Nature reserves are refuges for wildlife
We look after more than 100 nature reserves across Bedfordshire, Cambridgeshire and Northamptonshire. A vast array of wildlife thrives in these vital refuges due to the unique habitat they offer and our management work to keep the conditions right.
Each reserve has a unique character. There are meadows, fens, ancient woods, river margins, lakes and old gravel pits and much more. You can visit a reserve near you or discover one that will show you something new.
We love nature and we want others to love it too.
We offer free public entry to most of our reserves (unless it is unsafe to do so, or if there is a risk of irreversible damage to wildlife). We just ask all visitors to follow our reserve access guidelines.
12 May 2020: We are expecting our reserves to be under additional pressure at this time - please check and follow our updated Covid-19 response guidelines below.
Click to find out why we don't allow drones
For the safety and enjoyment of other visitors, and to protect wildlife from disturbance, please do not fly unmanned aerial vehicles (drones) or other remote-control flying devices in our nature reserves without permission.
The use of drones is overseen by the Civil Aviation Authority and is an area where regulation is currently developing. Drones require permission and licensing to operate, and operators must have sufficient training and insurance to use them safely and responsibly.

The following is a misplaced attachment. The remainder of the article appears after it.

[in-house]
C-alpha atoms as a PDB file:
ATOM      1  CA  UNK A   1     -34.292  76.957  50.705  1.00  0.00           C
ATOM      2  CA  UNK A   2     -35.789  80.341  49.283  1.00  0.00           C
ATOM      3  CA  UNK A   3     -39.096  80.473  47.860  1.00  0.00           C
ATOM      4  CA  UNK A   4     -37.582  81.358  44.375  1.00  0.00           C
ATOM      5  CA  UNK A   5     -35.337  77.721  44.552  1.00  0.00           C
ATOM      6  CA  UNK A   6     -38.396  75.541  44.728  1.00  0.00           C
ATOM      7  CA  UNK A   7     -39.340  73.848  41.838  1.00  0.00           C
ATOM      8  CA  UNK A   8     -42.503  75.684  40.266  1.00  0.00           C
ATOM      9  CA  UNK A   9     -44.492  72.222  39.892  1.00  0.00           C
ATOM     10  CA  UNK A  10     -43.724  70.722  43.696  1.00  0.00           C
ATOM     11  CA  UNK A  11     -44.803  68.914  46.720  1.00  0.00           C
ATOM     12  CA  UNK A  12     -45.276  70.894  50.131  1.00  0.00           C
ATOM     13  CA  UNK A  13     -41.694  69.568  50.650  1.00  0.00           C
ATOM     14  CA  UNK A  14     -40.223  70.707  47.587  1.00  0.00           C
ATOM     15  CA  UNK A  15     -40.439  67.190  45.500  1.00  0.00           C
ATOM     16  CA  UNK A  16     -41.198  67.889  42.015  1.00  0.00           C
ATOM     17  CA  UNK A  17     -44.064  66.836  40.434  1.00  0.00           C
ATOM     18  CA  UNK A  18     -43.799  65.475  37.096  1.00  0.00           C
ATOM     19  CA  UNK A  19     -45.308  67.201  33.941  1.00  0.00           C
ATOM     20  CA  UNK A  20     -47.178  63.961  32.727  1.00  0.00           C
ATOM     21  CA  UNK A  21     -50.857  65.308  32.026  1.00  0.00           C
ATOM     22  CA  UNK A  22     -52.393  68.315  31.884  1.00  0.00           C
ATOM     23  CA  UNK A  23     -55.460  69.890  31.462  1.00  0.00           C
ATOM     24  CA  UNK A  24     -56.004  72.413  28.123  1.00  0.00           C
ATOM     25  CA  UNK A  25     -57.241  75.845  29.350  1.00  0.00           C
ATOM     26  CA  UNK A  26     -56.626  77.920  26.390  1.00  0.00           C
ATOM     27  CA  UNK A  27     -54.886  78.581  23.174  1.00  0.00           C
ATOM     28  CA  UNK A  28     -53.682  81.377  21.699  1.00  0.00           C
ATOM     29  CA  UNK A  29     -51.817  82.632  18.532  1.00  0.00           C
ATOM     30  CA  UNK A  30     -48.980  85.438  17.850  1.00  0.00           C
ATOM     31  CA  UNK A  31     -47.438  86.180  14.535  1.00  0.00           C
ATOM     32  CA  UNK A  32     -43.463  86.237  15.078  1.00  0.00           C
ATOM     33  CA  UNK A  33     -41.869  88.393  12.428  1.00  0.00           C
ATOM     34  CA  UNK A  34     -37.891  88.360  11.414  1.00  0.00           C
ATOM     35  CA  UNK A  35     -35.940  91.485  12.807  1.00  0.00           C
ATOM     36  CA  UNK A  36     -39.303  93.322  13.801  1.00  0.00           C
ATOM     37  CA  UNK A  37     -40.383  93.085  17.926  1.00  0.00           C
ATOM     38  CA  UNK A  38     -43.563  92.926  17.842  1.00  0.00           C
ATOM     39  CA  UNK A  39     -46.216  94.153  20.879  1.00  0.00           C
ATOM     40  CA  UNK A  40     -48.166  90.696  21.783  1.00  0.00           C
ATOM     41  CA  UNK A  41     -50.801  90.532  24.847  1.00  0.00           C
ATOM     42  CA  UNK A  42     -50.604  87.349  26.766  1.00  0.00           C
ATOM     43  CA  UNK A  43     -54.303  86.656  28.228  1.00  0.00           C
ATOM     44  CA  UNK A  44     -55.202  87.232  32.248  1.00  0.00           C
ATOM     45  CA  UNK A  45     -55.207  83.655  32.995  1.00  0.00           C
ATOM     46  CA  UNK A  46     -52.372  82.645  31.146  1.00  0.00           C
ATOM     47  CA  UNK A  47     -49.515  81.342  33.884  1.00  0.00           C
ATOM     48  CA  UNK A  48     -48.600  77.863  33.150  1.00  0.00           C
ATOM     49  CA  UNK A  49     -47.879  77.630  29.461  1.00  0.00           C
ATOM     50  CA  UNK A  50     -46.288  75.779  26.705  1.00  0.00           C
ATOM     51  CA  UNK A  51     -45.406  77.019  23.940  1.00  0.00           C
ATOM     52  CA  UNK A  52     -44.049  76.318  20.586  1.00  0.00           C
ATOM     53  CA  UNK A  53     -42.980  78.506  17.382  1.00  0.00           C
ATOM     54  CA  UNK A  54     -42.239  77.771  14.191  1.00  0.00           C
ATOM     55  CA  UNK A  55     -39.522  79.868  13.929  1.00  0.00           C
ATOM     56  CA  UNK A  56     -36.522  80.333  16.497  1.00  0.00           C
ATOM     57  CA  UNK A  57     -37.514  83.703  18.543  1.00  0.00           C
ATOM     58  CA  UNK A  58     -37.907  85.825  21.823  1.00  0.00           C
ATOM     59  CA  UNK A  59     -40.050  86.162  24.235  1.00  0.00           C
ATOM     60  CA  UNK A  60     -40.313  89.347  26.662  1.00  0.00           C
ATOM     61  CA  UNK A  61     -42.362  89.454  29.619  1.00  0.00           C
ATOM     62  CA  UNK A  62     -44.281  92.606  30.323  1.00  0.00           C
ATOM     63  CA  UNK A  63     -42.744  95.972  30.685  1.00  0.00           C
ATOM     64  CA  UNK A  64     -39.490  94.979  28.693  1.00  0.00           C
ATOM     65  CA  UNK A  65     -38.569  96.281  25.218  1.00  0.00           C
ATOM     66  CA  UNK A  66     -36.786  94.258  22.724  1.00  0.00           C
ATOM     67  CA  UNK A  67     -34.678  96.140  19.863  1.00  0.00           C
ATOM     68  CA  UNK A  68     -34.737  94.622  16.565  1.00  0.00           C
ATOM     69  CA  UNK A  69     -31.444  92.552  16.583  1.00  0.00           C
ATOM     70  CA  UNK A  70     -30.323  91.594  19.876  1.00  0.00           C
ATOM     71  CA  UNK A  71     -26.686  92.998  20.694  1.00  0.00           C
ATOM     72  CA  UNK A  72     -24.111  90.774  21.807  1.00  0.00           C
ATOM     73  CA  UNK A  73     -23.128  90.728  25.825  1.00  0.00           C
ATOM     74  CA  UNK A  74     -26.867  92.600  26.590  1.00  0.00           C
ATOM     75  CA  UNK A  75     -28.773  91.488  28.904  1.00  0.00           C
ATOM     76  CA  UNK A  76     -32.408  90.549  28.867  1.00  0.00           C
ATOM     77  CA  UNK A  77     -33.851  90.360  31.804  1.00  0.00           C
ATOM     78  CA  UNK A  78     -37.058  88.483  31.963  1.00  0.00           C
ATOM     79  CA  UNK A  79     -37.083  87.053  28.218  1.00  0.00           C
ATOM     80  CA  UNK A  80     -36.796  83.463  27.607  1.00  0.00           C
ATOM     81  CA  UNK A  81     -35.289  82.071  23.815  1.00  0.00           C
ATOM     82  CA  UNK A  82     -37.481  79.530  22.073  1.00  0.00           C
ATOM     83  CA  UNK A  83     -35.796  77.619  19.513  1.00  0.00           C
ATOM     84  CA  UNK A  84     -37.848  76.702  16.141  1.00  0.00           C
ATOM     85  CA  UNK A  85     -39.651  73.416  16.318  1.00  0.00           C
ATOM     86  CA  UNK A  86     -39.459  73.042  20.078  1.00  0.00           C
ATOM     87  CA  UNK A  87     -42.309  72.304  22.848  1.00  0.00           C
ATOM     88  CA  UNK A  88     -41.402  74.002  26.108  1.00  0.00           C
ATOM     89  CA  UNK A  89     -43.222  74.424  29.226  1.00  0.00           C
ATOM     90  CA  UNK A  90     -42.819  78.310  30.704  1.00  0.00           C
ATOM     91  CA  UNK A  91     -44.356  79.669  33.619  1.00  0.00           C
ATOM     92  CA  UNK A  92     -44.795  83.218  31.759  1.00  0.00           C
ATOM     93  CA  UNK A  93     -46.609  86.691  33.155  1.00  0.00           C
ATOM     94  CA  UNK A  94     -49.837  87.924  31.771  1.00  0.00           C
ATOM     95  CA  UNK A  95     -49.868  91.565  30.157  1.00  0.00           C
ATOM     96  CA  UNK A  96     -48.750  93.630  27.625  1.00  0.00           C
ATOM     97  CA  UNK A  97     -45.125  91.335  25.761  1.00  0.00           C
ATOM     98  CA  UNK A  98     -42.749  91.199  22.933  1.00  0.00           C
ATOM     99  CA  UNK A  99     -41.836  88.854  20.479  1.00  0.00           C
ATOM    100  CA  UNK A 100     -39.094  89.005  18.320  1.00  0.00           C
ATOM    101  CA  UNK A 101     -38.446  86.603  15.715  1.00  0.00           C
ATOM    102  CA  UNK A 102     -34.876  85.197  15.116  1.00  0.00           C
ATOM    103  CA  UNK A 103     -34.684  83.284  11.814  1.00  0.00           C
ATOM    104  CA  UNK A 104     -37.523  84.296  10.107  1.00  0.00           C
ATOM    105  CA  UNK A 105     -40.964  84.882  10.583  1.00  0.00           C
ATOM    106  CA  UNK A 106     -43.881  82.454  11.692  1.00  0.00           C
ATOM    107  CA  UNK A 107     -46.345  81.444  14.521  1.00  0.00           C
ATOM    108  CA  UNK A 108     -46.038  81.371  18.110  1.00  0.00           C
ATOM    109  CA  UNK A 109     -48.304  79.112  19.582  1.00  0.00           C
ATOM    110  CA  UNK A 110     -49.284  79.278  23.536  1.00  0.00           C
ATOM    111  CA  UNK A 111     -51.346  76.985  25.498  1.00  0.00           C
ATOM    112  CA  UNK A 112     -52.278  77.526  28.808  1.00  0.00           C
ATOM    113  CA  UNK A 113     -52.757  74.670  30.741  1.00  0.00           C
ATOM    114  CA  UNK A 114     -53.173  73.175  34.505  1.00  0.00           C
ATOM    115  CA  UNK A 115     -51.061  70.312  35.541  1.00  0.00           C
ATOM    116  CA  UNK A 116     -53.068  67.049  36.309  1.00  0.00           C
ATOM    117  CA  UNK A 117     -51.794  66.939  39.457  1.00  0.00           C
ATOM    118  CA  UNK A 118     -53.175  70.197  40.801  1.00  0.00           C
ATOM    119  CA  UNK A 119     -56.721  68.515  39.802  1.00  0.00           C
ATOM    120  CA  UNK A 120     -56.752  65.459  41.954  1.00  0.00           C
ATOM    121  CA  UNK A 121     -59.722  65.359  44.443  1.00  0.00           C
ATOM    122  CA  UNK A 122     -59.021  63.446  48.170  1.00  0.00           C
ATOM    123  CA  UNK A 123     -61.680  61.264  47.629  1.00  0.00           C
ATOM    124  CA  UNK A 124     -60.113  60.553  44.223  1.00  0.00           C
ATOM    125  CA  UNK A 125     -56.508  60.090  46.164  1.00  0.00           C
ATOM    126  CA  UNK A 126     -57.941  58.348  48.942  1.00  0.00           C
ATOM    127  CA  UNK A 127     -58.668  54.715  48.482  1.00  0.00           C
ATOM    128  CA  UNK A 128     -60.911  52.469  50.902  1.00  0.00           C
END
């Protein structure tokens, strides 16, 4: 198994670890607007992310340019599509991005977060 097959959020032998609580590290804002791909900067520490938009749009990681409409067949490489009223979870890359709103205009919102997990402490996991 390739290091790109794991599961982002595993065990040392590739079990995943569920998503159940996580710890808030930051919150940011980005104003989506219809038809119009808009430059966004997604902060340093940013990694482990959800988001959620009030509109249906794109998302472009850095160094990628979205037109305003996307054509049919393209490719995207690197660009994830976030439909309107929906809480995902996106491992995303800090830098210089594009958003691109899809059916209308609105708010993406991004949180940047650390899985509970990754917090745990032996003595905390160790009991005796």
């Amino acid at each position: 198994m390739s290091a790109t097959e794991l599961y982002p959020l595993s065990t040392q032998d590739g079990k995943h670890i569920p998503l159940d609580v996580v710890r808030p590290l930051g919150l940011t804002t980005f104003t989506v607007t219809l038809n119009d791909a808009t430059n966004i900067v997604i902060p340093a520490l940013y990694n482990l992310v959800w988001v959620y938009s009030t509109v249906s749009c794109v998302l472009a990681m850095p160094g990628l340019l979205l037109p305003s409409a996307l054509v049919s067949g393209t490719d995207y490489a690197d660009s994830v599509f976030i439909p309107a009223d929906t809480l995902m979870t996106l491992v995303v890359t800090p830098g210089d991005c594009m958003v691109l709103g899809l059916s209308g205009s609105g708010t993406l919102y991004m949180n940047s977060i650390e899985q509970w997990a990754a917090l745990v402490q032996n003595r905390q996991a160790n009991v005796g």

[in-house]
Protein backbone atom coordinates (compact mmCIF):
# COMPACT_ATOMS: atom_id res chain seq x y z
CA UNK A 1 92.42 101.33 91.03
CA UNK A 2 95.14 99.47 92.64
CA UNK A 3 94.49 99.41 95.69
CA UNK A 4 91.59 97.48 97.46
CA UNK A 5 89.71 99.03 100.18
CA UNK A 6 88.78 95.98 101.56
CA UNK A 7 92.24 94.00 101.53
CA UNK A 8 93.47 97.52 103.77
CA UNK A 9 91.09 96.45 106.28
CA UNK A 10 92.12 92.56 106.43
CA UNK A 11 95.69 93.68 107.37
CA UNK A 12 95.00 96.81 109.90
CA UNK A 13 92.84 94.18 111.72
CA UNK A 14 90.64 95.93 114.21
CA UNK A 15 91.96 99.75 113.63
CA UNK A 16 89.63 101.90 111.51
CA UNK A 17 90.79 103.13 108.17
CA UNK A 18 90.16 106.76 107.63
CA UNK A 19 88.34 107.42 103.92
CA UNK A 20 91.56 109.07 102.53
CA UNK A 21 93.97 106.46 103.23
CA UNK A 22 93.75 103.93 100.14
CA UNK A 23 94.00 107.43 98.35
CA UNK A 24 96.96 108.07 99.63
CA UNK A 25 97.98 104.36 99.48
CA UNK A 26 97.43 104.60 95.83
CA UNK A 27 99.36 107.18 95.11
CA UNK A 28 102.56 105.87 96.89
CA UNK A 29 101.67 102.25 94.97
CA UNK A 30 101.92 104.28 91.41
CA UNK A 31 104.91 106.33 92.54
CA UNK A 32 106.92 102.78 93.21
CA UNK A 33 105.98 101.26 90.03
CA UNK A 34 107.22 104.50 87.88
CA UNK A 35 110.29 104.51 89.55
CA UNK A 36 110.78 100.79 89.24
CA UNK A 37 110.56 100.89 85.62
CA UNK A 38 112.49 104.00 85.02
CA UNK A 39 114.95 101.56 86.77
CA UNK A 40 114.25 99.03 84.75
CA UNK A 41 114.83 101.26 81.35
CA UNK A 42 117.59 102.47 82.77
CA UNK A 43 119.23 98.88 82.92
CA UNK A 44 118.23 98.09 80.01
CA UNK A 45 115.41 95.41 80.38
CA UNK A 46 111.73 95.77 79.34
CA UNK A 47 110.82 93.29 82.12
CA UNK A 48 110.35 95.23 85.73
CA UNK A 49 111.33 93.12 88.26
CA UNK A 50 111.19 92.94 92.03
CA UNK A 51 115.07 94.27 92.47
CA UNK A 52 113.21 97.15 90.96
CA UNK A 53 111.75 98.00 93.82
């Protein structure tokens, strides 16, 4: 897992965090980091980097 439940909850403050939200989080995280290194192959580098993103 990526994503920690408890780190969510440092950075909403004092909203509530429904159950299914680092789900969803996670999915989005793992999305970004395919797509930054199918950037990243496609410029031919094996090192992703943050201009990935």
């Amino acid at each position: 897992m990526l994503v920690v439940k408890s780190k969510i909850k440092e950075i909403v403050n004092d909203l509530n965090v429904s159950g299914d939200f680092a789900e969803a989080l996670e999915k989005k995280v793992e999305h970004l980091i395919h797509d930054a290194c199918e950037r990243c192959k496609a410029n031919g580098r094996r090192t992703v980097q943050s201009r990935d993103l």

Our reserves are important areas for wildlife and many of them are used for breeding. These sites are sensitive to disturbance; for instance, birds may feel threatened by drones and abandon their nests.
We do obtain drone footage of our reserves to assist our conservation work, but it is done by our own licensed operator, or with our permission if we are confident the operator is licensed and insured and that wildlife will not be injured or disturbed. If you have any questions about drones on our nature reserves please contact email@example.com.
No drone zone
You can help
You can help us continue to care for our nature reserves as a volunteer or as a member of the Trust. We rely on volunteers to help with a lot of the vital management work needed – we could not achieve success for local wildlife without the massive contribution that volunteers make. If you're interested in giving some time to help wildlife find out more on our volunteering pages.